3 minute read / Oct 6, 2014 /
Second Seed Rounds: How They Impact a Startup's Ability to Raise a Series A
The market for startups raising capital has changed dramatically over the past few years. Round sizes have ballooned: startups raise 50%+ larger rounds than a few years ago. The looming Series A crunch never occurred. Instead, we’ve seen the bifurcation of the Series B market. Series Bs are the spring of hope for some startups who raise megarounds and the winter of despair for others who must compete for increasingly scarce Series B dollars.
Meanwhile the seed market is evolving even more rapidly. Seed investors raised $3B in 2013, up 6x from 2011. In addition, VCs are altering the dynamics of the seed market, increasing seed round sizes by 4x.
As a consequence of all this turbulence, there’s a relatively new but important phenomenon I’ve noticed in the seed market: the Second Seed round. Some startups raise an initial seed round of somewhere between $100k-$1M, and six to nine months later, they raise an additional $1M or so.
But how common is this second seed round? And how are the Series A fortunes of a startup with a second seed round impacted?
Second Seed rounds have grown dramatically in frequency since 2009, as the chart at the top of the post shows, reaching about 100 in 2013. The number of these seeds recorded in Crunchbase data has grown by 140% annually, from only 3 in 2009. This analysis considers only initial seeds greater than $100k that are followed by another seed round for startups in the US.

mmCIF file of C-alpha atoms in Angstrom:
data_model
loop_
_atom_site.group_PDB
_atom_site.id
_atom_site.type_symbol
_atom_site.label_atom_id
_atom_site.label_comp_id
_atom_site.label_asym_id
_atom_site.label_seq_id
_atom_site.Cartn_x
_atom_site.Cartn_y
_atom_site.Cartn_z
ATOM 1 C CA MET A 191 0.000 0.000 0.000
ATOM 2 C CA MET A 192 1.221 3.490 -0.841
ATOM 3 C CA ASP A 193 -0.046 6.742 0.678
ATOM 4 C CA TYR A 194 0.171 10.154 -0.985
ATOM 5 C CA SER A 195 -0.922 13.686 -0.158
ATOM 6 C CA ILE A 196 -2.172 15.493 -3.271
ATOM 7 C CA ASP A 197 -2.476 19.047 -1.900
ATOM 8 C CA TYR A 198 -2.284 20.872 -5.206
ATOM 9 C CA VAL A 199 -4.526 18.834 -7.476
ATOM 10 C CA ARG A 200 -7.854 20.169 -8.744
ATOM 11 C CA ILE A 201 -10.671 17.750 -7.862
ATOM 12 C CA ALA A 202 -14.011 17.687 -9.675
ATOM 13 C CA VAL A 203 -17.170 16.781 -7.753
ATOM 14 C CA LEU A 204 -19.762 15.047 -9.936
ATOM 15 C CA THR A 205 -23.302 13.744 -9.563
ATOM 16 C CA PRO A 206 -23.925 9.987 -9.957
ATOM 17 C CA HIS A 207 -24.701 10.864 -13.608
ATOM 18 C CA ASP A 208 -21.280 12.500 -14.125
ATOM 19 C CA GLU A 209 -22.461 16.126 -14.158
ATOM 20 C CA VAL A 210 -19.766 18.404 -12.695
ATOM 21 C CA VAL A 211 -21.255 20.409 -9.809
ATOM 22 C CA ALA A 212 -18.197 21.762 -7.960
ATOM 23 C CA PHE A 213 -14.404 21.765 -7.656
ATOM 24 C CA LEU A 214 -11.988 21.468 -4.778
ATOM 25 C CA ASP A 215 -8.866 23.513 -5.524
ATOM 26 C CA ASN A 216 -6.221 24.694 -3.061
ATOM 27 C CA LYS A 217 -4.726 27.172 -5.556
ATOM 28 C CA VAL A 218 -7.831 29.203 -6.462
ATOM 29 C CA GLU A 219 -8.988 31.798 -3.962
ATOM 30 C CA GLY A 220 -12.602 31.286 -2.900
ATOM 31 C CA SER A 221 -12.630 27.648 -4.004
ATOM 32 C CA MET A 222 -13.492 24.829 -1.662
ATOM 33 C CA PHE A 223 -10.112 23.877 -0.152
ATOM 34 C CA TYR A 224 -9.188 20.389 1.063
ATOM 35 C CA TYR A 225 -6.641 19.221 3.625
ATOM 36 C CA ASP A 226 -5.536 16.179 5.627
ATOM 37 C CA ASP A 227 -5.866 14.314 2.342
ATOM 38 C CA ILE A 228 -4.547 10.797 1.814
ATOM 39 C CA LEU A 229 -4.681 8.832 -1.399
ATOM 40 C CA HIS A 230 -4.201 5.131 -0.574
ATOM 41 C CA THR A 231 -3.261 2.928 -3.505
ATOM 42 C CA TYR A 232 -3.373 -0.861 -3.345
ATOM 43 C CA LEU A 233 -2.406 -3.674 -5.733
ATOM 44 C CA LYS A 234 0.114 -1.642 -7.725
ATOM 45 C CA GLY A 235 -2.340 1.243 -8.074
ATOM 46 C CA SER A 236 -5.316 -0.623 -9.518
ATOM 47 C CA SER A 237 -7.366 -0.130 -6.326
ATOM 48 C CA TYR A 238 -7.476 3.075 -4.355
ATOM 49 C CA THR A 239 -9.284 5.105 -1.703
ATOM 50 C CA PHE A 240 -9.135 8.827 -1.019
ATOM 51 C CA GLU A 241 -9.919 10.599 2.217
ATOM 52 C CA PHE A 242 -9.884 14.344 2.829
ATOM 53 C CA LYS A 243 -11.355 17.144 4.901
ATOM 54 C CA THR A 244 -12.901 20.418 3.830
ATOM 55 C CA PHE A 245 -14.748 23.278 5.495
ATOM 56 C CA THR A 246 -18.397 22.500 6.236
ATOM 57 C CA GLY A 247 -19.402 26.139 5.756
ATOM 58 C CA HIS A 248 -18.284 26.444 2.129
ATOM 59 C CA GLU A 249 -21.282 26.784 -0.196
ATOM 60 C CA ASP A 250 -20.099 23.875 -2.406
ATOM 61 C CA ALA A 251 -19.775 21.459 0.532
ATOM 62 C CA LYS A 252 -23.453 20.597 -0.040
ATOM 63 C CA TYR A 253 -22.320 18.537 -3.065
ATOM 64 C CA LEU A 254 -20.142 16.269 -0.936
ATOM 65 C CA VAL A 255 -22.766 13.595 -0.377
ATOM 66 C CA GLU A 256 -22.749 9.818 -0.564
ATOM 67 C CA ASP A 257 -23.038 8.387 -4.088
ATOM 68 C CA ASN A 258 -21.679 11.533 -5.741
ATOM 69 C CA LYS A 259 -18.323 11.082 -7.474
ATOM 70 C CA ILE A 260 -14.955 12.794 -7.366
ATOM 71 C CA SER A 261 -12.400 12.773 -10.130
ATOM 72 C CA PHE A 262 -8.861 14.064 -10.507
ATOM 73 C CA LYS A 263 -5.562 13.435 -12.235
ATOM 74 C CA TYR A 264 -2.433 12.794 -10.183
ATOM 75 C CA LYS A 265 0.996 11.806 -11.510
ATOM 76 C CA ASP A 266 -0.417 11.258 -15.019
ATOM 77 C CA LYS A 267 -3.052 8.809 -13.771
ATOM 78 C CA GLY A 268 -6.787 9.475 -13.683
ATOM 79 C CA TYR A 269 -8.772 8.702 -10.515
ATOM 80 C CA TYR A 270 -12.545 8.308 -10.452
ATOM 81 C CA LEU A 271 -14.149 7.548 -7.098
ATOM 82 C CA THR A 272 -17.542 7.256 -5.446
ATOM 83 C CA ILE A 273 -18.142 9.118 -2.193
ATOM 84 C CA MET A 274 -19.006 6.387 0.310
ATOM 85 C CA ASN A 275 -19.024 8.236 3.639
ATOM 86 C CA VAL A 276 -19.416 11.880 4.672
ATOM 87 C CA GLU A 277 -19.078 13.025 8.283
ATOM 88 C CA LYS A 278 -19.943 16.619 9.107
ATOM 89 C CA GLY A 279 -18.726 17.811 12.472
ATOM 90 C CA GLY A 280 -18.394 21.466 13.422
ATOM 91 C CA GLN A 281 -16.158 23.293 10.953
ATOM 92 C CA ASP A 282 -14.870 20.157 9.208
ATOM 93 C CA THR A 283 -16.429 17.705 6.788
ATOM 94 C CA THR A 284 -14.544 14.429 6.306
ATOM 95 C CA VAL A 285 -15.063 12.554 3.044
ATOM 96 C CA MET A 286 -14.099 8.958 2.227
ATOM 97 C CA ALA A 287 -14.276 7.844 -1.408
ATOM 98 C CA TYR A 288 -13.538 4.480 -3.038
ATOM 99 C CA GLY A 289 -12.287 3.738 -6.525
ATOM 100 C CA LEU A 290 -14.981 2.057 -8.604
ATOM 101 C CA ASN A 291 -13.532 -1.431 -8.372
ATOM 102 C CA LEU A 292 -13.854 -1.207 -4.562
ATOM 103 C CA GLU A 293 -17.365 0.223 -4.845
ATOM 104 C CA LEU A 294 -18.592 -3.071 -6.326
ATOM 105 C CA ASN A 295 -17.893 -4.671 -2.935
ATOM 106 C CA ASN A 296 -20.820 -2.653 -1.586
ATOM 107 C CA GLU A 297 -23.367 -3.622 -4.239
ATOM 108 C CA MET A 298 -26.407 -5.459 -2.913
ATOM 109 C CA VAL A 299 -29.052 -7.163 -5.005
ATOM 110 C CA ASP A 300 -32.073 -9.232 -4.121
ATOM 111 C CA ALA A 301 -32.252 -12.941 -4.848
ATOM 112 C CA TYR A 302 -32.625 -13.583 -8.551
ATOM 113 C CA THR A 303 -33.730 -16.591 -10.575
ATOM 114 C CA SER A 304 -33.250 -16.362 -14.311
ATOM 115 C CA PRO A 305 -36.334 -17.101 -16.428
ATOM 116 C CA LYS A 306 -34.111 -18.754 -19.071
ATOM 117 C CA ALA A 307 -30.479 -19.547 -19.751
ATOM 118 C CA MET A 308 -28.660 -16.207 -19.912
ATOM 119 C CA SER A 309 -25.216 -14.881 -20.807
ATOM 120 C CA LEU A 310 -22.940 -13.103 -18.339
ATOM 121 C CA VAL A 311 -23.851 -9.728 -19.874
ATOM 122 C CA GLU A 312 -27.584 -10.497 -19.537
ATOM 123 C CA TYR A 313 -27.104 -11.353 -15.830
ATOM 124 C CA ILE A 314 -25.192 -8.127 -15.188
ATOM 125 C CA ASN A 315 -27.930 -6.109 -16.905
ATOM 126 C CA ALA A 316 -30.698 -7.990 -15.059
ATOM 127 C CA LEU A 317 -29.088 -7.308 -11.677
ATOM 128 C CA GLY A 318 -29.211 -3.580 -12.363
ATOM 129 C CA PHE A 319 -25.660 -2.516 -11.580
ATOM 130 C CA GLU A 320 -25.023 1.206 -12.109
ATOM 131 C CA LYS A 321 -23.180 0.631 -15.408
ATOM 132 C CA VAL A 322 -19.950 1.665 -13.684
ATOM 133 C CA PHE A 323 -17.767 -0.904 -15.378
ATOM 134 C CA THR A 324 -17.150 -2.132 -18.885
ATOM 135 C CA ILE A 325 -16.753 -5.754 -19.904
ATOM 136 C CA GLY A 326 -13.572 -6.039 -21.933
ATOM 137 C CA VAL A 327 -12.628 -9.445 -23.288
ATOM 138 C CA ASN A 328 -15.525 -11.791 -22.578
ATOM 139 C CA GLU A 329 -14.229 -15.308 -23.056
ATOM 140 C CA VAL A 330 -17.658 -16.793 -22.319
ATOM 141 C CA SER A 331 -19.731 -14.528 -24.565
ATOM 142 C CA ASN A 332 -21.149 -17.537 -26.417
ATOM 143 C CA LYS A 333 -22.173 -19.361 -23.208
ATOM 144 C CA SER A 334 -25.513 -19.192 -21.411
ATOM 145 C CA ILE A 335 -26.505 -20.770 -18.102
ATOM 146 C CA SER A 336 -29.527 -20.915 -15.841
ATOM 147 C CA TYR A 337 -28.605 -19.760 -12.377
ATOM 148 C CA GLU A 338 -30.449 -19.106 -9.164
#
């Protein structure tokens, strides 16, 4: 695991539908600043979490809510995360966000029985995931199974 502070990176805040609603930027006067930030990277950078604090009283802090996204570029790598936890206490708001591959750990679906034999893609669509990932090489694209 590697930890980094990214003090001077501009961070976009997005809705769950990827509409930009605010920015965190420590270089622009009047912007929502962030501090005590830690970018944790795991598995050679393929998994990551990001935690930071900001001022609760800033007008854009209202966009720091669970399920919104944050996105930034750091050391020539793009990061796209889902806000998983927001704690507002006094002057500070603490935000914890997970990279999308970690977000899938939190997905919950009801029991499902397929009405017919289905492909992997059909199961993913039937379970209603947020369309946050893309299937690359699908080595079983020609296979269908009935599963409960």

Though 98 seems like a small number, these seed financings represent 7.5% of the reported seed financings in 2013 (of those with disclosed financing amounts). Second Seeds have increased in frequency from about 2% to 7.5% in 2013. These rounds are no longer rare.
As Second Seeds increase in prevalence, we can begin to study the impact on a startup’s ability to raise follow on capital. One one hand, startups that raise Second Seeds haven’t built enough momentum to raise Series As (presuming that’s their goal). On the other hand, a Second Seed provides a startup more time to generate greater momentum and achieve milestones to catalyze a Series A financing.
Let's compare the fundraising success of startups which raised one seed and those that raised two. The bar chart above contrasts the Series A follow-rate of startups following different seed strategies. Although the Second Seed startups record a 15.8% success rate, a 10% increase compared to the 13.6% success rate of single seeded companies, the difference isn't statistically significant. The potential signaling risk of a second seed is immaterial.
As for the typical Series A raised by the two different populations of startups, the conclusion is the same. Both single and double seeded startups raise statistically comparable Series As, somewhere between 4-5 million.
Dilution may be the only meaningful difference between a startup which raises one seed and a startup that raises two seeds. But the difference in founder ownership is dependent on the terms of each of those two rounds. Unfortunately, we don’t have that data available to analyze.
Second Seeds have become much more common in the past four years. And as long as the Series A market continues to boom, we will continue to see Second Seeds. For some founders, this new financial product, the Second Seed, may be just the right financial product to lock in a great Series A.